GraphView and subclasses of Graph

Hi! Thanks for graph-tools, it looks like a fab project!

I am toying around with a particular class of graphs for which I wrote a
subclass of `graph_tools.Graph`. It should be great to be able to use
`GraphView` for filtering (I'm implementing a divide-and-conquer
algorithm and want to recur on subgraphs), but it seems that those will
always behave as `Graph`, even if I instantiate them with an object of
my subclass.

Is there a better way to filter my graphs than writing a custom
`GraphView` subclass for it?

Cheers,
Patrick

I am toying around with a particular class of graphs for which I wrote a
subclass of `graph_tools.Graph`. It should be great to be able to use
`GraphView` for filtering (I'm implementing a divide-and-conquer
algorithm and want to recur on subgraphs), but it seems that those will
always behave as `Graph`, even if I instantiate them with an object of
my subclass.

Of course, GraphView is a subclass of Graph, not of your subclass.

Is there a better way to filter my graphs than writing a custom
`GraphView` subclass for it?

You can just use the set_edge/vertex_filter() methods of Graph.

Best,
Tiago

Hi Tiago, thanks for your prompt reply.

Quoting Tiago de Paula Peixoto (2016-09-21 10:35:39)

> I am toying around with a particular class of graphs for which I wrote a
> subclass of `graph_tools.Graph`. It should be great to be able to use
> `GraphView` for filtering (I'm implementing a divide-and-conquer
> algorithm and want to recur on subgraphs), but it seems that those will
> always behave as `Graph`, even if I instantiate them with an object of
> my subclass.

Of course, GraphView is a subclass of Graph, not of your subclass.

Sure I understand. I was hoping for some magic via mixins or the like
to make this work anyway..

> Is there a better way to filter my graphs than writing a custom
> `GraphView` subclass for it?

You can just use the set_edge/vertex_filter() methods of Graph.

Yes, but as far as I understand one cannot add multiple vertex-filters
right? I mean in order to solve my problem recursively on subgraphs,
I can of course set a filter and then recur. But then "setting a
filter" would amount to amending an already existing one...

Another related question: my algorithm could potentially parallelize the
recursive calls dealing with subgraphs.
If I use filters as you suggest to identify subgraphs, does the fact
that concurrent recursive calls handle the same graph object with
different filters cause any problems?

Could you point me towards example (python) code that utilizes parallel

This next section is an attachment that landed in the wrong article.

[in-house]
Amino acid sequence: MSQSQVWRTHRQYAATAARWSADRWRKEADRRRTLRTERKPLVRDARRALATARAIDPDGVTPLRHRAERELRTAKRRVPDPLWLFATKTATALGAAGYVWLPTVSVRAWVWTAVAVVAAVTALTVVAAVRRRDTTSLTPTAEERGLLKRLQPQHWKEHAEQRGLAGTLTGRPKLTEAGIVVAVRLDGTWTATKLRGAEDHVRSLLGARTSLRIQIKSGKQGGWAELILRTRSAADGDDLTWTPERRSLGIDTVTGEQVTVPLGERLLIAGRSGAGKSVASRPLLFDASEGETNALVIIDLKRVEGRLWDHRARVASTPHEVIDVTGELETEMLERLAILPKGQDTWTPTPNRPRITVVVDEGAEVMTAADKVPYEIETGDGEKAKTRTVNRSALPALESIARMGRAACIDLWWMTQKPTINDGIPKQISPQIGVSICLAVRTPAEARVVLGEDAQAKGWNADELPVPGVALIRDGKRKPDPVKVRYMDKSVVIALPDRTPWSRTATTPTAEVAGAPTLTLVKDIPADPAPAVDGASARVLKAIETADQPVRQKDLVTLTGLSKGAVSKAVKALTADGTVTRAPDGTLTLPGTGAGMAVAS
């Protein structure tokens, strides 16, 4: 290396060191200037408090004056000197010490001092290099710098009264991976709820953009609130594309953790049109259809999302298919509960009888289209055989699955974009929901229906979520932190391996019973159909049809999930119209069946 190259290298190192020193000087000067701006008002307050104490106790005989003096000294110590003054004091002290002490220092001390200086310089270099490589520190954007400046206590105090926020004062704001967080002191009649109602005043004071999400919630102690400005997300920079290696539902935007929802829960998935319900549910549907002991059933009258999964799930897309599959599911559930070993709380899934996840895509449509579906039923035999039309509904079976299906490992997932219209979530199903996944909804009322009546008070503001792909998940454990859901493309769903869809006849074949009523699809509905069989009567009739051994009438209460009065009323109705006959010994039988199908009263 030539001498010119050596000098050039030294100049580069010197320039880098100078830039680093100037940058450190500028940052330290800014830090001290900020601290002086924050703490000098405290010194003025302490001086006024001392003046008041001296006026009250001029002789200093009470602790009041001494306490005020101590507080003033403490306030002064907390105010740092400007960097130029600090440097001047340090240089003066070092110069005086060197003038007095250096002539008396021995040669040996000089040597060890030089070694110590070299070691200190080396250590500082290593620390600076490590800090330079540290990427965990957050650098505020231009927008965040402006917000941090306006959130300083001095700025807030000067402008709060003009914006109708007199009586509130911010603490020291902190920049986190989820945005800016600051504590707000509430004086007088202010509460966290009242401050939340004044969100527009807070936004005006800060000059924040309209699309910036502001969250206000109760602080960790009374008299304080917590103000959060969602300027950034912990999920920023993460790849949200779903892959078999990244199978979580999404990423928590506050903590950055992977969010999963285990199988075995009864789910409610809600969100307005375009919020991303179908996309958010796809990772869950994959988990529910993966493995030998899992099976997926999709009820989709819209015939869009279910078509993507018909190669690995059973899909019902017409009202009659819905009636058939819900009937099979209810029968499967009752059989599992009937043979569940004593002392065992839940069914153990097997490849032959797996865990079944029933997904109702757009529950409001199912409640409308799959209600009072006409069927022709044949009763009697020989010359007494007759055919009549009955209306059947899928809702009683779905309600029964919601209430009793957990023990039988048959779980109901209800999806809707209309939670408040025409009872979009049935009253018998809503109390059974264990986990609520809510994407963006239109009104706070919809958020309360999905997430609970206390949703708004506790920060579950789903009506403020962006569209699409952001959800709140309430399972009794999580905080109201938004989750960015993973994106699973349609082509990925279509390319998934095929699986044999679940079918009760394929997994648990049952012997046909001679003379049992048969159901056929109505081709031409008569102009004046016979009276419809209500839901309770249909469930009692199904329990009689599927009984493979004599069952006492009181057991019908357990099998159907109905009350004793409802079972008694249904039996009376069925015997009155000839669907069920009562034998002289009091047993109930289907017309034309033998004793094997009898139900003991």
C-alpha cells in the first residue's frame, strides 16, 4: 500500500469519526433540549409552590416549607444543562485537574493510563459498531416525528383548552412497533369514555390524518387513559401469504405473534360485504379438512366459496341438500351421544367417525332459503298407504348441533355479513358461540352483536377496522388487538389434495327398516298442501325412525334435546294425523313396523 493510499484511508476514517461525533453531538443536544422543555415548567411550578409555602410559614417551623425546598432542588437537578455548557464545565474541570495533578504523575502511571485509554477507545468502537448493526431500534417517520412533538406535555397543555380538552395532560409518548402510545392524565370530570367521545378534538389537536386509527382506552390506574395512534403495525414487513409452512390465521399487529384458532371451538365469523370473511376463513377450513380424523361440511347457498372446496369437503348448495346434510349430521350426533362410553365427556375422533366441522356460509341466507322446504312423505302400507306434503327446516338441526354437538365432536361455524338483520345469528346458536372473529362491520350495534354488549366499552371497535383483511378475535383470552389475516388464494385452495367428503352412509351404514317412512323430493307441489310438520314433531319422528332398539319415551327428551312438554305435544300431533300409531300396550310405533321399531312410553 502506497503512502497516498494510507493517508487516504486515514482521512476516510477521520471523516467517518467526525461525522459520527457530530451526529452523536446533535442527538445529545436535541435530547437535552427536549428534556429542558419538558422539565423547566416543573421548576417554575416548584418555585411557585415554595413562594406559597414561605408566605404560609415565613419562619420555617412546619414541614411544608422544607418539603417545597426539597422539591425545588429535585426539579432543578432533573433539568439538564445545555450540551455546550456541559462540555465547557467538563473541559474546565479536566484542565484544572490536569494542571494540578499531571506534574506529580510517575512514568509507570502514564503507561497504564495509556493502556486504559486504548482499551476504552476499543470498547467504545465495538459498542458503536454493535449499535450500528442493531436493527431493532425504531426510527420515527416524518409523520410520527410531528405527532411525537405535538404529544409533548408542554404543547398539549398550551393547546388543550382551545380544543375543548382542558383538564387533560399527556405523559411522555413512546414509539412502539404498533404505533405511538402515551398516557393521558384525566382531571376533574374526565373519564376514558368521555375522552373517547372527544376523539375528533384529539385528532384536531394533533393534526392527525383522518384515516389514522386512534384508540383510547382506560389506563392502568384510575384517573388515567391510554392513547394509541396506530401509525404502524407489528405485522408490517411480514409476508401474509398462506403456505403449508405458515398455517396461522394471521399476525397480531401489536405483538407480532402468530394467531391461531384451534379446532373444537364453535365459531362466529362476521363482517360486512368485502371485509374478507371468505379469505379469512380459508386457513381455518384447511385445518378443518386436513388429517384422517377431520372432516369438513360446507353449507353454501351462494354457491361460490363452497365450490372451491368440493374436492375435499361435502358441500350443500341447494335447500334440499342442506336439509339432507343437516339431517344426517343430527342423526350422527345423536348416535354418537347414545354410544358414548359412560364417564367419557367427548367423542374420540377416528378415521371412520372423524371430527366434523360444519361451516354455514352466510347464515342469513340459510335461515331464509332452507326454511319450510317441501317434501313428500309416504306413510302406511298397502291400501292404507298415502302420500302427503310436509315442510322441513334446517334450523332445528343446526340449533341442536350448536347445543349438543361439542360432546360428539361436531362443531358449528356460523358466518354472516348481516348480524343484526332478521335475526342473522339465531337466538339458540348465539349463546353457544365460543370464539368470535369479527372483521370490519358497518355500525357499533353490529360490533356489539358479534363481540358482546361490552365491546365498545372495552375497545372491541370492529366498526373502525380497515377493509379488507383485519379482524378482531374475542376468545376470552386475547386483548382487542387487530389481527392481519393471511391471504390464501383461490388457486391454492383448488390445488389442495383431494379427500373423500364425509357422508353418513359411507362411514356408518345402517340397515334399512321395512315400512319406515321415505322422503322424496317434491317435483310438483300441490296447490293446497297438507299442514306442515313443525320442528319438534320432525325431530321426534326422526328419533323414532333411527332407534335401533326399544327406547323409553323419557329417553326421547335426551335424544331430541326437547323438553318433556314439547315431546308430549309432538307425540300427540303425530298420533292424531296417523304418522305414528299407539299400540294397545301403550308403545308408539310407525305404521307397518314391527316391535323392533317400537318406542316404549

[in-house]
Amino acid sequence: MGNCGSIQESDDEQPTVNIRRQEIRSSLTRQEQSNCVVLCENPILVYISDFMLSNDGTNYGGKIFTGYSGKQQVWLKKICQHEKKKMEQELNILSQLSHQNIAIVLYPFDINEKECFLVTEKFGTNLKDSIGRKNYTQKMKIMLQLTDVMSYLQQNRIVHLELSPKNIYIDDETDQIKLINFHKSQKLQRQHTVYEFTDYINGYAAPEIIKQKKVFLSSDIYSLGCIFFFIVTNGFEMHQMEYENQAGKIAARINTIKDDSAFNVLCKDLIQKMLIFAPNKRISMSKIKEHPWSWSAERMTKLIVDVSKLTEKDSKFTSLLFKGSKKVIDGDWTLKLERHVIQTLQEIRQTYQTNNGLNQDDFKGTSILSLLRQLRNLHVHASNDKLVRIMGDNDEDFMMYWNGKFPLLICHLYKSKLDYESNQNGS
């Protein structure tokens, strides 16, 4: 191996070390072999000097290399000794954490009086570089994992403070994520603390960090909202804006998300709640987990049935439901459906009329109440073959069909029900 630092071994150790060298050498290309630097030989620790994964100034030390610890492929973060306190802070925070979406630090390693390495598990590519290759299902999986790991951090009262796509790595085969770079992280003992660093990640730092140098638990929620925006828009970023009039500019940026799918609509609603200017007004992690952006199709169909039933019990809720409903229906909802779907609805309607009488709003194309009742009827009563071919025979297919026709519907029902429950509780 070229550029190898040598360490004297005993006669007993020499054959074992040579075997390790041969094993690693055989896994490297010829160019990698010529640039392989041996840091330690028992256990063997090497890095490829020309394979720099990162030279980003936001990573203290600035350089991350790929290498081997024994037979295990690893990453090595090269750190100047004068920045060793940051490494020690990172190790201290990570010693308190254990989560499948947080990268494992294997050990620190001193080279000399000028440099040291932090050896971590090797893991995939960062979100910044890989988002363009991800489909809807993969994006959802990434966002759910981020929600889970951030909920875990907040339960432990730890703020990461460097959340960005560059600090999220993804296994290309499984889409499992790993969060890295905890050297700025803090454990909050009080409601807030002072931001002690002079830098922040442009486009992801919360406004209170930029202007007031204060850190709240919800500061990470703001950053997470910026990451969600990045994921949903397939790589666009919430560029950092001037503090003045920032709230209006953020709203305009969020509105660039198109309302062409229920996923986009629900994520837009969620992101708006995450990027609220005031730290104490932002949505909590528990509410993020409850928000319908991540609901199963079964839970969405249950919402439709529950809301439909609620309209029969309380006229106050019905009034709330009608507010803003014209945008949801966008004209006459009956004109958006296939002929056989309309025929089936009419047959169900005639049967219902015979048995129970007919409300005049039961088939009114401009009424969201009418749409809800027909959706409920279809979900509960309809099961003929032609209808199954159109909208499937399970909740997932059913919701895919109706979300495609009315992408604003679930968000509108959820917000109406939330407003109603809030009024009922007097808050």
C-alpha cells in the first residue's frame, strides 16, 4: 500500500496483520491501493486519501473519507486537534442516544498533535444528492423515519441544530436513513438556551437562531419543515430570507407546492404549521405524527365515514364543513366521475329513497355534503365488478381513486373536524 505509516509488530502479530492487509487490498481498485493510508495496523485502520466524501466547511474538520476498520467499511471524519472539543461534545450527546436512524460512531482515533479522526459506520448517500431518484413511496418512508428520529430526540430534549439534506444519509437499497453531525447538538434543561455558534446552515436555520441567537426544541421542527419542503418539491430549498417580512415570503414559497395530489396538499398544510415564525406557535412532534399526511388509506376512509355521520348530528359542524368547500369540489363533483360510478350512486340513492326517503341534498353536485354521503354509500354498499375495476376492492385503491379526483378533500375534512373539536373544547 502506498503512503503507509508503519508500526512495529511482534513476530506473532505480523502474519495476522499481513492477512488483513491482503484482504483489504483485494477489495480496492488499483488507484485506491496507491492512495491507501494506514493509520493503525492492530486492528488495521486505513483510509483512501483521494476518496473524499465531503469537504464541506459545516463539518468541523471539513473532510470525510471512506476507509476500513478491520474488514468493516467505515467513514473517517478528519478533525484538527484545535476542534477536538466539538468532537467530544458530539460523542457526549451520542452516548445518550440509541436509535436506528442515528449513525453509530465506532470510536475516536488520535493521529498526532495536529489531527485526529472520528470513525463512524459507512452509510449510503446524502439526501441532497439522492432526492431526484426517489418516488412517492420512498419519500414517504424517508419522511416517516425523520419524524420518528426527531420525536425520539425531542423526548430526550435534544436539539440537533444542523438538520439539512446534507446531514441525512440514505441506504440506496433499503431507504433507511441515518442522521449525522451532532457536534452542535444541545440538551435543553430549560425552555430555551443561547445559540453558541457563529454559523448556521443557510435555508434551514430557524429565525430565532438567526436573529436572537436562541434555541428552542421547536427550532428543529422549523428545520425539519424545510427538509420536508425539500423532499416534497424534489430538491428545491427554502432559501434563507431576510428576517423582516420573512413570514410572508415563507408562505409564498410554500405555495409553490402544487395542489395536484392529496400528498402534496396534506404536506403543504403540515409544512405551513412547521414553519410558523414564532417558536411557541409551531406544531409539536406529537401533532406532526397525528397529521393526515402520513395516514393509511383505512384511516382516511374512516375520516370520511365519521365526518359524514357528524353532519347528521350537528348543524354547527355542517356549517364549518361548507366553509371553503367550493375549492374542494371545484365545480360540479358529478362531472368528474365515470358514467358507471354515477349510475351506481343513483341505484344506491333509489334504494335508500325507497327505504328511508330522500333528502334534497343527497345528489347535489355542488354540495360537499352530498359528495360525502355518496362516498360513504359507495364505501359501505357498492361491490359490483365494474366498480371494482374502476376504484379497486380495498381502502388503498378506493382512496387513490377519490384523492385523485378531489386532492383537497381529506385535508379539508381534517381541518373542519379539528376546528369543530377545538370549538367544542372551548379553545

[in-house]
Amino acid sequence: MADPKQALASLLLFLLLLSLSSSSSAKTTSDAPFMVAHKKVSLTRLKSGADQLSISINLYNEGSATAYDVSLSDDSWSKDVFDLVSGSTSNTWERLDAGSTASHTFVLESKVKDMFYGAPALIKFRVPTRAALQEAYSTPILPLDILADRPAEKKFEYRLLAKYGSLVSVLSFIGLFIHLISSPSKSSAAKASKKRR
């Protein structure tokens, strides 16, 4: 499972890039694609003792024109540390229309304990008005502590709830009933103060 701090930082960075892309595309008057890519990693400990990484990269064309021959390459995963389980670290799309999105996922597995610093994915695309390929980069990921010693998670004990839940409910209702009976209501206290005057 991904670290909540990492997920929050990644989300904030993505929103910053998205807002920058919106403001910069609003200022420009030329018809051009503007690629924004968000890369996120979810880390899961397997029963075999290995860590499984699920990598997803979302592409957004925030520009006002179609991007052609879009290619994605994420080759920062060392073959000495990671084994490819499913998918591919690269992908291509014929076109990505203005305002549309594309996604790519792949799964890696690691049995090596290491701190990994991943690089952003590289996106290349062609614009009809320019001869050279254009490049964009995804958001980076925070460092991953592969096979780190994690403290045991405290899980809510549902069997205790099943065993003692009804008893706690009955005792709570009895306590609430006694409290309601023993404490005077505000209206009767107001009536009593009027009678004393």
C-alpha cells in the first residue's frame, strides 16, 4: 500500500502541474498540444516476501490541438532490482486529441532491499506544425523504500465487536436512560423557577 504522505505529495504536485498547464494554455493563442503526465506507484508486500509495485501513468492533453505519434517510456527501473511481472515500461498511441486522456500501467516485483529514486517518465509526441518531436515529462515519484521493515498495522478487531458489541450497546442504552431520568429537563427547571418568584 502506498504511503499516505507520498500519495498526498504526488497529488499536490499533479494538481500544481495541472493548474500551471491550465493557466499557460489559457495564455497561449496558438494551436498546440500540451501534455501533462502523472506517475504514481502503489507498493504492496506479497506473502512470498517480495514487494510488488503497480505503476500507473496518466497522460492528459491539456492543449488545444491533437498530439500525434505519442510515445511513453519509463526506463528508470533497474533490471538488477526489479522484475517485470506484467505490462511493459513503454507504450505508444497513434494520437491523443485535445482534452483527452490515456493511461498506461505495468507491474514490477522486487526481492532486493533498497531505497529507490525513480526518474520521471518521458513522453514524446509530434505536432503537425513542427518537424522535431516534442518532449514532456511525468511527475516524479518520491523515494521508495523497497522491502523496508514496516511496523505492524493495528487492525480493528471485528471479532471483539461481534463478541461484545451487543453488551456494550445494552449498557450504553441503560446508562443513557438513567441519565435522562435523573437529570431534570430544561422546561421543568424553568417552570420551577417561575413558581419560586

threads? Or is this done only on a libboost level?

Thanks again for your help and apologies for my rather vague noob questions.
Best,
Patrick

BTW: I believe there is a typo in the docstring for `Graph.set_filters`:
  "Only the vertices and edges with value different than True are kept in
   the filtered graph"
Shouldn't it say values different from `False`, as in `set_vertex_filter`?

Is there a better way to filter my graphs than writing a custom
`GraphView` subclass for it?

You can just use the set_edge/vertex_filter() methods of Graph.et

Yes, but as far as I understand one cannot add multiple vertex-filters
right? I mean in order to solve my problem recursively on subgraphs,
I can of course set a filter and then recur. But then "setting a
filter" would amount to amending an already existing one...

You can just keep several copies of the mask, and compose them by hand:

    old_mask = g.get_vertex_filter()[0]
    mask = old_mask.copy()
    for v in sub_graph_vertices:
        mask[v] = False
    g.set_vertex_filter(mask)
    # now g does no longer contains those vertices

It is easy to do this recursively, and it amounts to what is actually done
with GraphView, although it is less elegant.

Another related question: my algorithm could potentially parallelize the
recursive calls dealing with subgraphs.
If I use filters as you suggest to identify subgraphs, does the fact
that concurrent recursive calls handle the same graph object with
different filters cause any problems?

Yes, it would cause problems, since you would have only one graph instance,
whereas with GraphView it would not.

However, this is an entirely moot point, since you cannot truly parallelize
things in (pure) Python. You would get nothing for it.

Could you point me towards example (python) code that utilizes parallel
threads? Or is this done only on a libboost level?

It can't be done in Pure python, only if you drop to C/C++. You can read
more here: https://wiki.python.org/moin/GlobalInterpreterLock

BTW: I believe there is a typo in the docstring for `Graph.set_filters`:
  "Only the vertices and edges with value different than True are kept in
   the filtered graph"
Shouldn't it say values different from `False`, as in `set_vertex_filter`?

Yes, it is a typo. Thanks for catching it.

Best,
Tiago

Quoting Tiago de Paula Peixoto (2016-09-21 17:45:32)